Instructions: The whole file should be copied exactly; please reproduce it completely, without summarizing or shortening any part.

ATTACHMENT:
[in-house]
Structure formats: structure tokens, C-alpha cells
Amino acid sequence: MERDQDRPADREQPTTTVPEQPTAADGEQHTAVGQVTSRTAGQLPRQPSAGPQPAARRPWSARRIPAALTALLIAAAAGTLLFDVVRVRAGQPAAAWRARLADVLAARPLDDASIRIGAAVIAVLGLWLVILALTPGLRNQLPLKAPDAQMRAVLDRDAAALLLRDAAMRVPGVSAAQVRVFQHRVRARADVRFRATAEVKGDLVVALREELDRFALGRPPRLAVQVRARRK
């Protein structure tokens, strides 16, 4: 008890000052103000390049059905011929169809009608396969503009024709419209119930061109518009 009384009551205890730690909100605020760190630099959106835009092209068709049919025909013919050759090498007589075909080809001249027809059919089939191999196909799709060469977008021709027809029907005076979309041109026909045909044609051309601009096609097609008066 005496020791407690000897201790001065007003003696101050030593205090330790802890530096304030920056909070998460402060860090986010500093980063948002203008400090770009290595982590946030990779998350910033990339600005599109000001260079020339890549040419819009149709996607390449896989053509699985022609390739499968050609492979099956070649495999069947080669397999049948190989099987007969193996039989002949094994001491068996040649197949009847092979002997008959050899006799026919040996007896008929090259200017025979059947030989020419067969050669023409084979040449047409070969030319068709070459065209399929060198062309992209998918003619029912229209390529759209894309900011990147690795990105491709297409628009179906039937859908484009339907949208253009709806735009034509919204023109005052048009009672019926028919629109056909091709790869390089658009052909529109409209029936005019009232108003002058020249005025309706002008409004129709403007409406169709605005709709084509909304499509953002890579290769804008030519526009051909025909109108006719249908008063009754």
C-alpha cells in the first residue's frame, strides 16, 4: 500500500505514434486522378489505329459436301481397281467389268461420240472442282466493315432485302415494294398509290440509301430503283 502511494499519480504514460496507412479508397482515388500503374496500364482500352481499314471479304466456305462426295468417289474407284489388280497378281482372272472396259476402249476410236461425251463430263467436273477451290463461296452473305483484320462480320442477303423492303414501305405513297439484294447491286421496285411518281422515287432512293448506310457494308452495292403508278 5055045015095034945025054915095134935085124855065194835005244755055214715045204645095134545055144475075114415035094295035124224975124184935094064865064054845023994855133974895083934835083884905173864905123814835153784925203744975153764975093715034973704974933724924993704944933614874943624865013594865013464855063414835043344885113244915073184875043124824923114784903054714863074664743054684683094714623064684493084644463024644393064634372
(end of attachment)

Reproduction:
[in-house]
Structure formats: structure tokens, C-alpha cells
Amino acid sequence: MERDQDRPADREQPTTTVPEQPTAADGEQHTAVGQVTSRTAGQLPRQPSAGPQPAARRPWSARRIPAALTALLIAAAAGTLLFDVVRVRAGQPAAAWRARLADVLAARPLDDASIRIGAAVIAVLGLWLVILALTPGLRNQLPLKAPDAQMRAVLDRDAAALLLRDAAMRVPGVSAAQVRVFQHRVRARADVRFRATAEVKGDLVVALREELDRFALGRPPRLAVQVRARRK
């Protein structure tokens, strides 16, 4: 008890000052103000390049059905011929169809009608396969503009024709419209119930061109518009 009384009551205890730690909100605020760190630099959106835009092209068709049919025909013919050759090498007589075909080809001249027809059919089939191999196909799709060469977008021709027809029907005076979309041109026909045909044609051309601009096609097609008066 005496020791407690000897201790001065007003003696101050030593205090330790802890530096304030920056909070998460402060860090986010500093980063948002203008400090770009290595982590946030990779998350910033990339600005599109000001260079020339890549040419819009149709996607390449896989053509699985022609390739499968050609492979099956070649495999069947080669397999049948190989099987007969193996039989002949094994001491068996040649197949009847092979002997008959050899006799026919040996007896008929090259200017025979059947030989020419067969050669023409084979040449047409070969030319068709070459065209399929060198062309992209998918003619029912229209390529759209894309900011990147690795990105491709297409628009179906039937859908484009339907949208253009709806735009034509919204023109005052048009009672019926028919629109056909091709790869390089658009052909529109409209029936005019009232108003002058020249005025309706002008409004129709403007409406169709605005709709084509909304499509953002890579290769804008030519526009051909025909109108006719249908008063009754």
C-alpha cells in the first residue's frame, strides 16, 4: 500500500505514434486522378489505329459436301481397281467389268461420240472442282466493315432485302415494294398509290440509301430503283 502511494499519480504514460496507412479508397482515388500503374496500364482500352481499314471479304466456305462426295468417289474407284489388280497378281482372272472396259476402249476410236461425251463430263467436273477451290463461296452473305483484320462480320442477303423492303414501305405513297439484294447491286421496285411518281422515287432512293448506310457494308452495292403508278 5055045015095034945025054915095134935085124855065194835005244755055214715045204645095134545055144475075114415035094295035124224975124184935094064865064054845023994855133974895083934835083884905173864905123814835153784925203744975153764975093715034973704974933724924993704944933614874943624865013594865013464855063414835043344885113244915073184875043124824923114784903054714863074664743054684683094714623064684493084644463024644393064634372